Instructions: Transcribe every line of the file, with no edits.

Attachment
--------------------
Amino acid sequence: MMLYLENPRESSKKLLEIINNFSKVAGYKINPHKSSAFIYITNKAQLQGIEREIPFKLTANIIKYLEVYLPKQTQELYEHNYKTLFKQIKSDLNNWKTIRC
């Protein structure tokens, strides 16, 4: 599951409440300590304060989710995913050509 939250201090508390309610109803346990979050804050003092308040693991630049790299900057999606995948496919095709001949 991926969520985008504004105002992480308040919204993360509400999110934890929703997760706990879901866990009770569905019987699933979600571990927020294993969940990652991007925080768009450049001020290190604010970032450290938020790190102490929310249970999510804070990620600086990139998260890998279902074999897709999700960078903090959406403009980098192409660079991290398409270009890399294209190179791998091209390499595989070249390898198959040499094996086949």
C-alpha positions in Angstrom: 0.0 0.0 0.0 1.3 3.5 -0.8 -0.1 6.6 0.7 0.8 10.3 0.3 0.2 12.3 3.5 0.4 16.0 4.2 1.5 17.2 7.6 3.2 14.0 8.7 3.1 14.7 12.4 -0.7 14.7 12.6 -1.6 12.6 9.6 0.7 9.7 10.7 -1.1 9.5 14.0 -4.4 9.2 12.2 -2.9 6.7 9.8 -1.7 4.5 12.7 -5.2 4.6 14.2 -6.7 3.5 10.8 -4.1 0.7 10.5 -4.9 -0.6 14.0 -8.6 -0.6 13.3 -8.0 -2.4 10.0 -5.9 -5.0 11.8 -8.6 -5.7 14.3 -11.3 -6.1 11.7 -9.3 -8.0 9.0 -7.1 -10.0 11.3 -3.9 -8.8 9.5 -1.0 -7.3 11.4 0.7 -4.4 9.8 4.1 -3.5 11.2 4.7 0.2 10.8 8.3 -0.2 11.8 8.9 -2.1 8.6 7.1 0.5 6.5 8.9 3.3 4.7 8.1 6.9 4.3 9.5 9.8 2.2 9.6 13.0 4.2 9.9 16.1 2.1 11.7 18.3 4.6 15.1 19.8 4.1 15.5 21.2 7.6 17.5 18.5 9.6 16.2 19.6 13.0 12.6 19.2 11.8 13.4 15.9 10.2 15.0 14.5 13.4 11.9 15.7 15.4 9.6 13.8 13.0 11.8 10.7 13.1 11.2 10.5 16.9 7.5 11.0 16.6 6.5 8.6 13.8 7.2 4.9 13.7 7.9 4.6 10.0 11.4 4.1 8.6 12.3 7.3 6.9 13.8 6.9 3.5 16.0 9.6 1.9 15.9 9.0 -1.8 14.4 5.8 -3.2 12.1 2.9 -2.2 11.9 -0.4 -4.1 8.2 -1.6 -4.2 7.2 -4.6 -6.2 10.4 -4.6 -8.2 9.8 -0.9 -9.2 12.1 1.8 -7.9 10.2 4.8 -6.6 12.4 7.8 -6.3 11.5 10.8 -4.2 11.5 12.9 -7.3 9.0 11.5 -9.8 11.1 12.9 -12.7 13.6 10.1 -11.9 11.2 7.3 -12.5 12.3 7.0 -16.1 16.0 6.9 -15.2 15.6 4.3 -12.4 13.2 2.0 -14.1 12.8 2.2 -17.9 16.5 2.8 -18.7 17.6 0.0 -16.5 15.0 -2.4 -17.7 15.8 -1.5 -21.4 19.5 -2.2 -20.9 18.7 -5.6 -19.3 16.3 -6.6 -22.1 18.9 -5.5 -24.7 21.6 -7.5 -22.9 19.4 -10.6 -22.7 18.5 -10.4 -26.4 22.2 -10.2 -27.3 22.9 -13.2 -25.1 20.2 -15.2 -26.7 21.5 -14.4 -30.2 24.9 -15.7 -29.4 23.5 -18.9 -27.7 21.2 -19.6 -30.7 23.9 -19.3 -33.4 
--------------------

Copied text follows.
Amino acid sequence: MMLYLENPRESSKKLLEIINNFSKVAGYKINPHKSSAFIYITNKAQLQGIEREIPFKLTANIIKYLEVYLPKQTQELYEHNYKTLFKQIKSDLNNWKTIRC
């Protein structure tokens, strides 16, 4: 599951409440300590304060989710995913050509 939250201090508390309610109803346990979050804050003092308040693991630049790299900057999606995948496919095709001949 991926969520985008504004105002992480308040919204993360509400999110934890929703997760706990879901866990009770569905019987699933979600571990927020294993969940990652991007925080768009450049001020290190604010970032450290938020790190102490929310249970999510804070990620600086990139998260890998279902074999897709999700960078903090959406403009980098192409660079991290398409270009890399294209190179791998091209390499595989070249390898198959040499094996086949």
C-alpha positions in Angstrom: 0.0 0.0 0.0 1.3 3.5 -0.8 -0.1 6.6 0.7 0.8 10.3 0.3 0.2 12.3 3.5 0.4 16.0 4.2 1.5 17.2 7.6 3.2 14.0 8.7 3.1 14.7 12.4 -0.7 14.7 12.6 -1.6 12.6 9.6 0.7 9.7 10.7 -1.1 9.5 14.0 -4.4 9.2 12.2 -2.9 6.7 9.8 -1.7 4.5 12.7 -5.2 4.6 14.2 -6.7 3.5 10.8 -4.1 0.7 10.5 -4.9 -0.6 14.0 -8.6 -0.6 13.3 -8.0 -2.4 10.0 -5.9 -5.0 11.8 -8.6 -5.7 14.3 -11.3 -6.1 11.7 -9.3 -8.0 9.0 -7.1 -10.0 11.3 -3.9 -8.8 9.5 -1.0 -7.3 11.4 0.7 -4.4 9.8 4.1 -3.5 11.2 4.7 0.2 10.8 8.3 -0.2 11.8 8.9 -2.1 8.6 7.1 0.5 6.5 8.9 3.3 4.7 8.1 6.9 4.3 9.5 9.8 2.2 9.6 13.0 4.2 9.9 16.1 2.1 11.7 18.3 4.6 15.1 19.8 4.1 15.5 21.2 7.6 17.5 18.5 9.6 16.2 19.6 13.0 12.6 19.2 11.8 13.4 15.9 10.2 15.0 14.5 13.4 11.9 15.7 15.4 9.6 13.8 13.0 11.8 10.7 13.1 11.2 10.5 16.9 7.5 11.0 16.6 6.5 8.6 13.8 7.2 4.9 13.7 7.9 4.6 10.0 11.4 4.1 8.6 12.3 7.3 6.9 13.8 6.9 3.5 16.0 9.6 1.9 15.9 9.0 -1.8 14.4 5.8 -3.2 12.1 2.9 -2.2 11.9 -0.4 -4.1 8.2 -1.6 -4.2 7.2 -4.6 -6.2 10.4 -4.6 -8.2 9.8 -0.9 -9.2 12.1 1.8 -7.9 10.2 4.8 -6.6 12.4 7.8 -6.3 11.5 10.8 -4.2 11.5 12.9 -7.3 9.0 11.5 -9.8 11.1 12.9 -12.7 13.6 10.1 -11.9 11.2 7.3 -12.5 12.3 7.0 -16.1 16.0 6.9 -15.2 15.6 4.3 -12.4 13.2 2.0 -14.1 12.8 2.2 -17.9 16.5 2.8 -18.7 17.6 0.0 -16.5 15.0 -2.4 -17.7 15.8 -1.5 -21.4 19.5 -2.2 -20.9 18.7 -5.6 -19.3 16.3 -6.6 -22.1 18.9 -5.5 -24.7 21.6 -7.5 -22.9 19.4 -10.6 -22.7 18.5 -10.4 -26.4 22.2 -10.2 -27.3 22.9 -13.2 -25.1 20.2 -15.2 -26.7 21.5 -14.4 -30.2 24.9 -15.7 -29.4 23.5 -18.9 -27.7 21.2 -19.6 -30.7 23.9 -19.3 -33.4 